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Songwriter brings African rhythms to Viet Nam with Djembe collection

Update: September, 23/2014 - 09:31
Unique beat: Diep Chi Huy, 52, is the country's only collector of African Djembe, or hand-drums, and African masks. — VNS Photo Hoai Nam

by Hoai Nam

After completing a five-year course at Nha Trang Aquatic Product College, Diep Chi Huy struggled to succeed at various businesses in HCM City.

But the songwriter has since found his calling in African culture and has successfully created a niche for the unique and mysterious arts from the continent in Viet Nam's central region.

Huy, 52, is the country's only collector of African Djembe, or hand-drums, and African masks. He introduces the two arts at a showroom recently opened in the central city of Da Nang after spending 10 years in various African countries to build his collection.

"I spent quite some time in Africa," Huy recalled. "The art of handmade Djembe drums fascinated me when I saw Jason Mraz perform the song, I'm Yours. The portable drum, combined with the guitar, could be converted into a band on any stage you want."

"Of course, my business trips to the western region of Africa, including Togo, Benin, Togo, Burkina Faso, Nigeria and Ghana, helped me to earn a living, but African culture and the hand drum enriched my sprit and love for arts and music," he revealed.

During his stay in Africa, he completed courses at the Academy of African Music and Arts in Krokobite, a town in the city of Ghana. It is in Ghana where the famous drummer, Mustapha Tet Tey Addy, discovered Huy.

"I studied the Djembe and did further training by playing at the academy on weekends," Huy recalled. "I found out that the portable drum has more advantages over other percussion instruments such as Cajon and Bongo.

"A drummer could use the Djembe to create the three key sounds of bass, tone and slap, and mix these with guitar music to produce an exciting and melodious tune," he explained, adding that the Djembe could replace the Cajon and Bongo in any band.

Born in central Binh Dinh Province, Huy began his musical career with the guitar, and joined bands as lead guitarist in the 1980s.

Hello: An African mask in Diep Chi Huy's collection.

He also wrote his first song when he was a college student.

"Songwriting has been my aspiration since childhood. It's fate," he said, adding that he had two live shows in 2008 and 2013.

That's the reason why he set up an African arts and music corner in Da Nang.

Vu Ngoc Long, a lecturer at the HCM City's Music Academy, said the appearance of Djembe in Viet Nam would attract the attention of the young.

"Young people can start playing Djembe easily, as its technique is not so complicated. Also, drummers have a natural feel for the native African beat and free-finger gestures," Long noted.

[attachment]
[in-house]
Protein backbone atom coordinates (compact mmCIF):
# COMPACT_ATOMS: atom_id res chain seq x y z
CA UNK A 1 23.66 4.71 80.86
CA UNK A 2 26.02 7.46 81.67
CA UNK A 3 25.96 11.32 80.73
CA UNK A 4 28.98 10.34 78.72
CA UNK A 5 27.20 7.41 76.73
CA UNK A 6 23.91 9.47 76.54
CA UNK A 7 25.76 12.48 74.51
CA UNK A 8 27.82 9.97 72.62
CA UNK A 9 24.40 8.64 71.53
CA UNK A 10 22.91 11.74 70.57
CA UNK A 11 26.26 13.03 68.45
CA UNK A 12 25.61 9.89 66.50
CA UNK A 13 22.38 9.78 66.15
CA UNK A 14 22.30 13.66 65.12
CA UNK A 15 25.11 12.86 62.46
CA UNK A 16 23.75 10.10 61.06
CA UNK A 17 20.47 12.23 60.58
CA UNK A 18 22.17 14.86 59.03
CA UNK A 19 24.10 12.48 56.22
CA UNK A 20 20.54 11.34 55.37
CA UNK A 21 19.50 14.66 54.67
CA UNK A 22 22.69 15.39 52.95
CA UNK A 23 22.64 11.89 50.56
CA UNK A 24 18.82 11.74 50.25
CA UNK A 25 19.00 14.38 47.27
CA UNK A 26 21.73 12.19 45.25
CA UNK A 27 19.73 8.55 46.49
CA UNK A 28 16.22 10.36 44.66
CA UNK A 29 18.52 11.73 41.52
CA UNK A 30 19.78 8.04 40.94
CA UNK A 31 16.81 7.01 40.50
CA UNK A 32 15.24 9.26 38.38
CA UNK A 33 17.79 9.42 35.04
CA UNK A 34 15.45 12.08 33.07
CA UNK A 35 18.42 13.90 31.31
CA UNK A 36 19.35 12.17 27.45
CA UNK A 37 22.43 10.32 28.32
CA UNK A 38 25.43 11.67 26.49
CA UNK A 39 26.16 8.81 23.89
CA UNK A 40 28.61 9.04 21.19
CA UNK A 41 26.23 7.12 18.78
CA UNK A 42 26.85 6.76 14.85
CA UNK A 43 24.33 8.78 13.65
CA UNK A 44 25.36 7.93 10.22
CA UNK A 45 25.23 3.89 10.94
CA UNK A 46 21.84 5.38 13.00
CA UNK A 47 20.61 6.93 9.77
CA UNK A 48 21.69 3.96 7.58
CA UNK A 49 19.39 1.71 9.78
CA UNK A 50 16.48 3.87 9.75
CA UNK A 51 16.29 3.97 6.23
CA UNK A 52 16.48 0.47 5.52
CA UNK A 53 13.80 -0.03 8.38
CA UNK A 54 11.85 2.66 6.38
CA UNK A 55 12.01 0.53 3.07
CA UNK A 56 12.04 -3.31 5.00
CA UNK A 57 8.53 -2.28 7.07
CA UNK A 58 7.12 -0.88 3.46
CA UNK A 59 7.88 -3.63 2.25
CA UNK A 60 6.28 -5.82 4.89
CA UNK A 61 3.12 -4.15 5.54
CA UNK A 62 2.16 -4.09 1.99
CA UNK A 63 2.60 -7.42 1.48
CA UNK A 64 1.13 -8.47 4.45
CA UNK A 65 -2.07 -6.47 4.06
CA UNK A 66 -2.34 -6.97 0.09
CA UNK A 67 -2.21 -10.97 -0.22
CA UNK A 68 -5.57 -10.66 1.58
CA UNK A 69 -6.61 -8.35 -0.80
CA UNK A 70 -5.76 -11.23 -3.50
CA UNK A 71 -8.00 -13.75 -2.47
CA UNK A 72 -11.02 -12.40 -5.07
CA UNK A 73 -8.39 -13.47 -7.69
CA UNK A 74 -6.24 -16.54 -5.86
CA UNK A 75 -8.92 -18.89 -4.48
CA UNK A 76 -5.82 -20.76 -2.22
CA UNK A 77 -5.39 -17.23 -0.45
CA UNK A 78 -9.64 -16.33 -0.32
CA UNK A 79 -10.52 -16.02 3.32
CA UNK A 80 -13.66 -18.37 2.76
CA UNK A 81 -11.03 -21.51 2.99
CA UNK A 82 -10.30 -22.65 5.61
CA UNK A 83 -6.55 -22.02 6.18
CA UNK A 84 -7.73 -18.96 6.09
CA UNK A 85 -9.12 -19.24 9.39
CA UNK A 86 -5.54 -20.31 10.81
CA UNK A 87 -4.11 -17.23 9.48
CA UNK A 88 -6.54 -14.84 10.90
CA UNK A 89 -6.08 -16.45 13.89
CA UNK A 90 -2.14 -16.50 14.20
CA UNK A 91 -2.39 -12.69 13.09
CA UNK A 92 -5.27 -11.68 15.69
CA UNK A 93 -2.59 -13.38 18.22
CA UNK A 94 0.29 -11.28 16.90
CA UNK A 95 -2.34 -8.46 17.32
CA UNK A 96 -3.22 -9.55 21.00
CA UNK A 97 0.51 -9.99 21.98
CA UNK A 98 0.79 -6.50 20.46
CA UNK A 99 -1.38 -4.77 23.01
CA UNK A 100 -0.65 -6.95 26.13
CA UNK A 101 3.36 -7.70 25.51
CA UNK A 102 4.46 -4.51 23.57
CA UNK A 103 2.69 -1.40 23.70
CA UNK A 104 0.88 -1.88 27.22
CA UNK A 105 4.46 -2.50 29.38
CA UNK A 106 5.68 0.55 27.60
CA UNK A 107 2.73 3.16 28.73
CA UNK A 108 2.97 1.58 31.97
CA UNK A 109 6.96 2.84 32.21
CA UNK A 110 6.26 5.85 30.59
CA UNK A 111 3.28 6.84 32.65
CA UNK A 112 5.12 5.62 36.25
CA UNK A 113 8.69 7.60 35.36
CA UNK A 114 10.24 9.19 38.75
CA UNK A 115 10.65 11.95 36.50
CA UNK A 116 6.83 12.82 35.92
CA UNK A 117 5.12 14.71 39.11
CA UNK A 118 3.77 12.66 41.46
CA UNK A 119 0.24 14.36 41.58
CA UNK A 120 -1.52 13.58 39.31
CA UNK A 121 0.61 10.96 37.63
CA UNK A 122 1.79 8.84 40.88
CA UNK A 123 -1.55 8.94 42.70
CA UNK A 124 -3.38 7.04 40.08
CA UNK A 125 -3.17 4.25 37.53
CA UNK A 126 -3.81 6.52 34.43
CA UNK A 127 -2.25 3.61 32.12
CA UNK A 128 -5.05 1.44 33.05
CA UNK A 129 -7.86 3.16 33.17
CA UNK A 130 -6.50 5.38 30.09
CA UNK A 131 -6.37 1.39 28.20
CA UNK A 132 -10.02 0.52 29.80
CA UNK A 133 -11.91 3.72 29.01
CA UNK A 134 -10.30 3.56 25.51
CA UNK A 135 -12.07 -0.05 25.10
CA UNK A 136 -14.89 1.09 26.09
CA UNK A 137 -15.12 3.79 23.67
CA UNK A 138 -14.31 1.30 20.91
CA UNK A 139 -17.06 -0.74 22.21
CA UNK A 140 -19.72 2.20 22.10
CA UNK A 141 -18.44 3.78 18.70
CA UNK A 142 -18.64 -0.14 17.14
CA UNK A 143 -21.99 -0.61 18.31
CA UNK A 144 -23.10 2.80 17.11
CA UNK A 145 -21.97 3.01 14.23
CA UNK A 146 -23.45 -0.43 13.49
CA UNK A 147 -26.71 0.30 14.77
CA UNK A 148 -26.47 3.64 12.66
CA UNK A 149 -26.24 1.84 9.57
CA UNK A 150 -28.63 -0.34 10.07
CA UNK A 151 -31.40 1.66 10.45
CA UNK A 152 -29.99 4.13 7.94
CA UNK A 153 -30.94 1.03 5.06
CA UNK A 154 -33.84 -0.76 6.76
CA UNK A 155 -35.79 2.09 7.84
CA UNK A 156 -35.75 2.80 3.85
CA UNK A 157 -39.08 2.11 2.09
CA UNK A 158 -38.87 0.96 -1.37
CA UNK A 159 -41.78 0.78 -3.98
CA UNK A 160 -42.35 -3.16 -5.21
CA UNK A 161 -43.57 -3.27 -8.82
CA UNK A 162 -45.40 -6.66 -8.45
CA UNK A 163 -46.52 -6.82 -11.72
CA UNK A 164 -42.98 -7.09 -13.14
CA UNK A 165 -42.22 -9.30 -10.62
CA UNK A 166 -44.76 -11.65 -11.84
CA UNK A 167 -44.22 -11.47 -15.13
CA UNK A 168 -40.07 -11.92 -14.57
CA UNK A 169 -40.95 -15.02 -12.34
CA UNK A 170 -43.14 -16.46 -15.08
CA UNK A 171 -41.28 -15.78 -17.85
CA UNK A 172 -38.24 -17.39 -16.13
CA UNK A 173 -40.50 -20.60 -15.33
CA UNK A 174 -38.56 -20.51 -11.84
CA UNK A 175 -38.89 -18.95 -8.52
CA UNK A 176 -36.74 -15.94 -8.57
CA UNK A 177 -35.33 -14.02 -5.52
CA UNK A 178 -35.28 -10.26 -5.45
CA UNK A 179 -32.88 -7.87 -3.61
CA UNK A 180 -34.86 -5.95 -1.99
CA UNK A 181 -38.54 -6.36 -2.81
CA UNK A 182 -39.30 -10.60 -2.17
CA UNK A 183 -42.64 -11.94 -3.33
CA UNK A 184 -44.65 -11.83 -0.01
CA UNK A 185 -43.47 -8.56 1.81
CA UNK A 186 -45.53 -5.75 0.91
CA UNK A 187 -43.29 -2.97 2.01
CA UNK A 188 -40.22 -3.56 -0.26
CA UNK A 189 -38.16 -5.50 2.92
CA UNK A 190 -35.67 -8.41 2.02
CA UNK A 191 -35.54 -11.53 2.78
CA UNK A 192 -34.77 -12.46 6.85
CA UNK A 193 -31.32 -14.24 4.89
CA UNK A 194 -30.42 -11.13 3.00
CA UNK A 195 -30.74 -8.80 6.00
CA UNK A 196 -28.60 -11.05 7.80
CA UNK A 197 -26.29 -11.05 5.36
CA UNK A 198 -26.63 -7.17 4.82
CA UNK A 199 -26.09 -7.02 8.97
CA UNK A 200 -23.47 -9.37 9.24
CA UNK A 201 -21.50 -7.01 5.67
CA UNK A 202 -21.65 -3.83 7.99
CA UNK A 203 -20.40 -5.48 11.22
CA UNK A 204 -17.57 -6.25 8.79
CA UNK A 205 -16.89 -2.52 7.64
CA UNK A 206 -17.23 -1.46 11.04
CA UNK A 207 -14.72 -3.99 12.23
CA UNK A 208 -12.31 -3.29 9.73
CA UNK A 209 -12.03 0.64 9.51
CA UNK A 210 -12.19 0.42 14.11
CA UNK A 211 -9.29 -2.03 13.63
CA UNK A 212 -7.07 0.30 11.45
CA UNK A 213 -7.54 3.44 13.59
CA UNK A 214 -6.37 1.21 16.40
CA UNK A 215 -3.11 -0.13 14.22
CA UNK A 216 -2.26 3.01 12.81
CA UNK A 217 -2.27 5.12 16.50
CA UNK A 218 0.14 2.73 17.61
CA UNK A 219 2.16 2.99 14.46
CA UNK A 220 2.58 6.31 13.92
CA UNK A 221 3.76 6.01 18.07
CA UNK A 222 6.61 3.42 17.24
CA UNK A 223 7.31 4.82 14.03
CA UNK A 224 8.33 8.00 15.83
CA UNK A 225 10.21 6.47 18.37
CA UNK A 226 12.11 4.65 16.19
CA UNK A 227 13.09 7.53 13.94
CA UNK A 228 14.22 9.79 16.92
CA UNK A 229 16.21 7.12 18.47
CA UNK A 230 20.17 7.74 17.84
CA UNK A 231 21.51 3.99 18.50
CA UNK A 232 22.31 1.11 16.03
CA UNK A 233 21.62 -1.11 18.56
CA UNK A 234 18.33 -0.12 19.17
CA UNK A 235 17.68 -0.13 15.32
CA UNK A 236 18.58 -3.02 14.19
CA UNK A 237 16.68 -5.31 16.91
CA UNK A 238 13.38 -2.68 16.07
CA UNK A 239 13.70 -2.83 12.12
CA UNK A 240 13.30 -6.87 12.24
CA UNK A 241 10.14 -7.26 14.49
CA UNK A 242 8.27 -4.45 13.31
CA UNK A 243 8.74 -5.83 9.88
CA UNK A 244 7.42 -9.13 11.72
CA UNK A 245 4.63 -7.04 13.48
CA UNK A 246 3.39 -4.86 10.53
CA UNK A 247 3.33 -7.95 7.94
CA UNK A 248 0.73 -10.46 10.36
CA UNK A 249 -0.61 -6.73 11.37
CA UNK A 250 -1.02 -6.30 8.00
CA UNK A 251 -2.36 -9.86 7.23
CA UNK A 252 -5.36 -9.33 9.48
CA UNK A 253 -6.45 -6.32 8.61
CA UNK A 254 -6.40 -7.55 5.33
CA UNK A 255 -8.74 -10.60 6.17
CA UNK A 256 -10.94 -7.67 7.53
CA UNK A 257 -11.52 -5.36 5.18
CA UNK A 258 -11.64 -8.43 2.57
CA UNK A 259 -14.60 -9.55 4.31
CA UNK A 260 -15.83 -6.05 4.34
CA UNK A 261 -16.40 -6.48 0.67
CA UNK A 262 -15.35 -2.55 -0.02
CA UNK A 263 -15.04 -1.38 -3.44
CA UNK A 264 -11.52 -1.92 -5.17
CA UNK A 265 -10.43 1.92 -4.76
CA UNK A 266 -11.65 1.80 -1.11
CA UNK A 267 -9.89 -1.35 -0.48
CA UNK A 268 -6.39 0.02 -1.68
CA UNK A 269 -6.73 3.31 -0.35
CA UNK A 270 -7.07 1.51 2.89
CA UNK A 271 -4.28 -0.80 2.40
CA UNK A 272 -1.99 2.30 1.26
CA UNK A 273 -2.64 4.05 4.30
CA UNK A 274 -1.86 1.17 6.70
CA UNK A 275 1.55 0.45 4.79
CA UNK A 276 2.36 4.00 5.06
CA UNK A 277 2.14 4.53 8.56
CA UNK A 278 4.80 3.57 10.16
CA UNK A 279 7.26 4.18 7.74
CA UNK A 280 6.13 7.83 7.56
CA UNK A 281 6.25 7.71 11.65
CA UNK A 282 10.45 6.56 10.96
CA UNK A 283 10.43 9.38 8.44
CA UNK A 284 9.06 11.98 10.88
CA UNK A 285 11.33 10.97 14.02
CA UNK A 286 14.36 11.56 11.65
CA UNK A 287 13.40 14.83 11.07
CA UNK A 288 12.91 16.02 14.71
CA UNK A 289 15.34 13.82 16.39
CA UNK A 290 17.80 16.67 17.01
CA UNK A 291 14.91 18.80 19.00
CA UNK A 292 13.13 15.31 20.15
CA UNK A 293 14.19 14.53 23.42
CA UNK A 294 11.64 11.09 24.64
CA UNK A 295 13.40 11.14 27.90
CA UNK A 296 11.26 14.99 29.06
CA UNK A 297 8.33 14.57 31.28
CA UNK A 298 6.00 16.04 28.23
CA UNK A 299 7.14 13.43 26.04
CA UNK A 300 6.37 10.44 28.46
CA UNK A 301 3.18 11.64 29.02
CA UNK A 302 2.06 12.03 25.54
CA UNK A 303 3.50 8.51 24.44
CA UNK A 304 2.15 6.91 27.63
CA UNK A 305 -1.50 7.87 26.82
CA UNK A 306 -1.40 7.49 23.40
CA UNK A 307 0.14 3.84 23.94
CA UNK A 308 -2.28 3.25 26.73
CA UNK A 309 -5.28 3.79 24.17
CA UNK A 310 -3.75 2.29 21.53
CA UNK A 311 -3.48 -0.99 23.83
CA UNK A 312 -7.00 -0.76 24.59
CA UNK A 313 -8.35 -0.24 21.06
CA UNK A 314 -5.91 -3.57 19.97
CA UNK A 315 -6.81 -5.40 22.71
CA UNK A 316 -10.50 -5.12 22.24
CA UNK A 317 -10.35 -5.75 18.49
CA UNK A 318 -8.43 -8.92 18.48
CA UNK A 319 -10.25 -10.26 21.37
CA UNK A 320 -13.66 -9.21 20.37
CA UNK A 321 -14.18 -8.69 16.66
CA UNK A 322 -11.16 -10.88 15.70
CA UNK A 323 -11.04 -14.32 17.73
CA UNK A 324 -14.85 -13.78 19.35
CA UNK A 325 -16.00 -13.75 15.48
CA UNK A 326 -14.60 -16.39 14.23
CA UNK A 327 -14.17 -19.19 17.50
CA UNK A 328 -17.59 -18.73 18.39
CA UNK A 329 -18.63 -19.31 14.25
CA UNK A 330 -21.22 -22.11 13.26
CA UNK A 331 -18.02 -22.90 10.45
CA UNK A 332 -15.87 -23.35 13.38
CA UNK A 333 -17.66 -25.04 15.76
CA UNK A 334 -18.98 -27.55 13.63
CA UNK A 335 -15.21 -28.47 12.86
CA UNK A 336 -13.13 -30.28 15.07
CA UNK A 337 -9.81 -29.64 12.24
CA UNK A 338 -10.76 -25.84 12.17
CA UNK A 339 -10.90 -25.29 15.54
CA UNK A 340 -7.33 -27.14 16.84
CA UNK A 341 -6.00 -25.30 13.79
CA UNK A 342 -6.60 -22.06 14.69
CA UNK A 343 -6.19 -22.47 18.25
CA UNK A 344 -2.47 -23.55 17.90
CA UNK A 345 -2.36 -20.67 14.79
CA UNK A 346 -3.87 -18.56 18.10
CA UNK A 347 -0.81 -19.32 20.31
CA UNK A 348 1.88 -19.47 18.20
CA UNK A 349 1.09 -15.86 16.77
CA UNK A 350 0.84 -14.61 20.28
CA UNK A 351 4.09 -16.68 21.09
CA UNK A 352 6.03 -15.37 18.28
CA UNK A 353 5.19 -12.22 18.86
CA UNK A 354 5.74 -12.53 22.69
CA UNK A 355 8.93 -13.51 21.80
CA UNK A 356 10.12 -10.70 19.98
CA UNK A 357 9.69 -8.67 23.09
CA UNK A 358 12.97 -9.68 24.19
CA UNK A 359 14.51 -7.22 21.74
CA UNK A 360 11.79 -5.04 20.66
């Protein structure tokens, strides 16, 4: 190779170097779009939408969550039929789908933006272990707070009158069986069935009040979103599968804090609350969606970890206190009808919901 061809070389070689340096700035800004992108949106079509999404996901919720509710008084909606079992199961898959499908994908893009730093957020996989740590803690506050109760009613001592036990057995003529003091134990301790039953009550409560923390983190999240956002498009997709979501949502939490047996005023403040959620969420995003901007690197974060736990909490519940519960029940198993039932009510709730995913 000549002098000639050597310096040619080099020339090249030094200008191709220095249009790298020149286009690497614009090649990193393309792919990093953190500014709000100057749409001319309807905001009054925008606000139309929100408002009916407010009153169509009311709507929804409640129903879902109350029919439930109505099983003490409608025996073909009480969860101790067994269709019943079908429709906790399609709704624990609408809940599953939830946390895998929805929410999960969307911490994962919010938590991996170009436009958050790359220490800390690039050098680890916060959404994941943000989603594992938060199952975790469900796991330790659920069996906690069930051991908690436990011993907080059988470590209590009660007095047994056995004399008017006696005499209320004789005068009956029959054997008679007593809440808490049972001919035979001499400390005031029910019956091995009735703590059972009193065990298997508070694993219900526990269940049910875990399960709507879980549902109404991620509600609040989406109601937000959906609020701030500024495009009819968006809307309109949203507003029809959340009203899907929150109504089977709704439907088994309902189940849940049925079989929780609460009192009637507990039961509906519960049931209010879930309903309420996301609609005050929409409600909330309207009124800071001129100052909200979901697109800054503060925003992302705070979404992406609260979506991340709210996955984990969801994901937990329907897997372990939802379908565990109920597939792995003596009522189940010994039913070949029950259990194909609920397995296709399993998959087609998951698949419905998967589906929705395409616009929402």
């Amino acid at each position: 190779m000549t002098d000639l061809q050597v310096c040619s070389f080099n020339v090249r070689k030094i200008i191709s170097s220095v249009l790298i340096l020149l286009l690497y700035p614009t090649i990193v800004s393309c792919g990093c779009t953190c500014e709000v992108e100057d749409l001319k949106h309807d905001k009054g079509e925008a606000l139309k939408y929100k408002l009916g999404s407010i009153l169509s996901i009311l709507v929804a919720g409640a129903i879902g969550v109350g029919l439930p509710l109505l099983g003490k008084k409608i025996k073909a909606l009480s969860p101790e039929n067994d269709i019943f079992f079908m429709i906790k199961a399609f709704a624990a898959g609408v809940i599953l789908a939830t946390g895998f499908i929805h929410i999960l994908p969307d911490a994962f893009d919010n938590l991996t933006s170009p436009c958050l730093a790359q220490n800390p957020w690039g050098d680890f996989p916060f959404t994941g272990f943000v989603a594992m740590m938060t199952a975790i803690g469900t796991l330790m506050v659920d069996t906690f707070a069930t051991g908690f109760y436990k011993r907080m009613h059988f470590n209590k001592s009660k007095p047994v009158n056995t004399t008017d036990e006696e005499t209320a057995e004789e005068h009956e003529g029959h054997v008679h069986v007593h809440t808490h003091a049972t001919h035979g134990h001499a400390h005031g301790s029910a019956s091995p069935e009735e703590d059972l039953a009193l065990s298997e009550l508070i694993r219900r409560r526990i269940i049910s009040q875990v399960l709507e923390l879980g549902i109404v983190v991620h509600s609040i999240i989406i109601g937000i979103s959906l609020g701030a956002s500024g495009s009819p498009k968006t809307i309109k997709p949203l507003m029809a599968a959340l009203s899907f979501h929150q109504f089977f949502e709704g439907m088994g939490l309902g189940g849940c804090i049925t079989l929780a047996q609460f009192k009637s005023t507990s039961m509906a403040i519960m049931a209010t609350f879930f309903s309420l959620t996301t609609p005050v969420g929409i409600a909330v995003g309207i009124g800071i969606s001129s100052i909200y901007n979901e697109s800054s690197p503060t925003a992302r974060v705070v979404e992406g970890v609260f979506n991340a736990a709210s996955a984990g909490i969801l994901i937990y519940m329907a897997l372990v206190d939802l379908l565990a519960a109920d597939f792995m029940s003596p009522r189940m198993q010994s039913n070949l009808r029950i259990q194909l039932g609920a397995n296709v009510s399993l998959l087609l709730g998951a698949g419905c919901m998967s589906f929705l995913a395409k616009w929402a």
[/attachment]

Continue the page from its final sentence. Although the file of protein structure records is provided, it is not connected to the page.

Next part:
"The drum and the skills that go with it could replace traditional drum sets and skills in any band. The exciting sound and tune of the drum could easily fascinate players from the very first touch of the drumhead with a strong bass echo," Long said. "This is child's play for starters."

He expressed hopes that Djembe would spread a new style of music and positive entertainment among the young.

Spiritual drum and mask

Huy likewise expressed hopes that his collection of Djembe and masks would promote a deep appreciation for the beauty of African arts and create a new entertainment and interior decoration trend in Viet Nam.

"African artisans often make Djembe from the mahogany tree trunk and goat skin, so they couldn't use drumsticks or metalware during a performance," the songwriter noted. "They take months carrying out various processes for drying goat skin and carving the body of the drum, which features sculptures of the African lifestyle involving animals and nature."

"Players can wear the drum with a rope or sit any way they want with it. With Cajon, drummers have to bend their backs to beat the drums as they sit on it. But Djembe can make it easy for drummers to move or dance onstage," Huy explained.

"Djembe can create strong sounds without any amplifier or digital equipment. That's why a Djembe drummer and a guitarist can act as a band and perform pop or jazz in the streets or onstage," the songwriter added.

On the other hand, African masks are spiritual objects made of various kinds of timber and paint and used as interior decorations in homes. Each mask features an African face with metal or painted sculptures of lifestyle images.

Nguyen Duy, an architect, said Africa masks featured the mystery of nature and the life of the people in the continent.

"People can decorate their homes with paintings and other objects, but African masks could make your home a rendezvous for discussions on African culture," Duy noted.

Huy revealed his plan to perform Djembe in Da Nang once a month to create a new form of entertainment among tourists and youngsters, as well as open a showroom to introduce the drum and masks in Ha Noi and HCM City.

He said the drums were also being used as a cure for Alzheimer's disease, autism, drug addiction and depression. "I wish young people would fall in love with Djembe as I did. It makes the creation of music free and easy for them," Huy added. — VNS

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